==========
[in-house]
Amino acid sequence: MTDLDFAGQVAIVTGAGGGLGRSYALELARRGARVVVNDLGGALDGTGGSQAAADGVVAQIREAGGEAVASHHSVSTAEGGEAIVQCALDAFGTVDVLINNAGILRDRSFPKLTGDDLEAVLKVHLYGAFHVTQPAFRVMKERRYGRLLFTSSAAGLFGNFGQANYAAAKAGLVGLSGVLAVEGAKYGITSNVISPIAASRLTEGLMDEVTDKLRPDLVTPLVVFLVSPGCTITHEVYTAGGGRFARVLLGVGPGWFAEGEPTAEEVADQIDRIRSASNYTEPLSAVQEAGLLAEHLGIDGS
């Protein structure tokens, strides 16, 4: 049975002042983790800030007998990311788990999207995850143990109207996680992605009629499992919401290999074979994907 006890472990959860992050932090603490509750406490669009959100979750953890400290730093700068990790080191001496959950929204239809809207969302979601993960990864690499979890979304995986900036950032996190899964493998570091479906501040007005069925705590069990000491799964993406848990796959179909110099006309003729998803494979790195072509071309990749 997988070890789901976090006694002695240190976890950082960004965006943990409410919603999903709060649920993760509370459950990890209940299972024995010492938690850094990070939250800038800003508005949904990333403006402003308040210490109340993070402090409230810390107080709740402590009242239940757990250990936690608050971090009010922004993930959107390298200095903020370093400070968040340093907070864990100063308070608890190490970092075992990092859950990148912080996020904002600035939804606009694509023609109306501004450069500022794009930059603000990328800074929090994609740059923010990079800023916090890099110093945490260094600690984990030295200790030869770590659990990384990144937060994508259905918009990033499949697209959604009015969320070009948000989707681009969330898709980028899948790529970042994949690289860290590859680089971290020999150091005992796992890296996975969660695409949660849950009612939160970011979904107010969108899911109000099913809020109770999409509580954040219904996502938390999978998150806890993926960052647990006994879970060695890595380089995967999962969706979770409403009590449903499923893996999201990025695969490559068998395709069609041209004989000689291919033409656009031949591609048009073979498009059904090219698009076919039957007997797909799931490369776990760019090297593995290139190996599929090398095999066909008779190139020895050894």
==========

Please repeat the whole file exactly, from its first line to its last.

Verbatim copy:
[in-house]
Amino acid sequence: MTDLDFAGQVAIVTGAGGGLGRSYALELARRGARVVVNDLGGALDGTGGSQAAADGVVAQIREAGGEAVASHHSVSTAEGGEAIVQCALDAFGTVDVLINNAGILRDRSFPKLTGDDLEAVLKVHLYGAFHVTQPAFRVMKERRYGRLLFTSSAAGLFGNFGQANYAAAKAGLVGLSGVLAVEGAKYGITSNVISPIAASRLTEGLMDEVTDKLRPDLVTPLVVFLVSPGCTITHEVYTAGGGRFARVLLGVGPGWFAEGEPTAEEVADQIDRIRSASNYTEPLSAVQEAGLLAEHLGIDGS
């Protein structure tokens, strides 16, 4: 049975002042983790800030007998990311788990999207995850143990109207996680992605009629499992919401290999074979994907 006890472990959860992050932090603490509750406490669009959100979750953890400290730093700068990790080191001496959950929204239809809207969302979601993960990864690499979890979304995986900036950032996190899964493998570091479906501040007005069925705590069990000491799964993406848990796959179909110099006309003729998803494979790195072509071309990749 997988070890789901976090006694002695240190976890950082960004965006943990409410919603999903709060649920993760509370459950990890209940299972024995010492938690850094990070939250800038800003508005949904990333403006402003308040210490109340993070402090409230810390107080709740402590009242239940757990250990936690608050971090009010922004993930959107390298200095903020370093400070968040340093907070864990100063308070608890190490970092075992990092859950990148912080996020904002600035939804606009694509023609109306501004450069500022794009930059603000990328800074929090994609740059923010990079800023916090890099110093945490260094600690984990030295200790030869770590659990990384990144937060994508259905918009990033499949697209959604009015969320070009948000989707681009969330898709980028899948790529970042994949690289860290590859680089971290020999150091005992796992890296996975969660695409949660849950009612939160970011979904107010969108899911109000099913809020109770999409509580954040219904996502938390999978998150806890993926960052647990006994879970060695890595380089995967999962969706979770409403009590449903499923893996999201990025695969490559068998395709069609041209004989000689291919033409656009031949591609048009073979498009059904090219698009076919039957007997797909799931490369776990760019090297593995290139190996599929090398095999066909008779190139020895050894």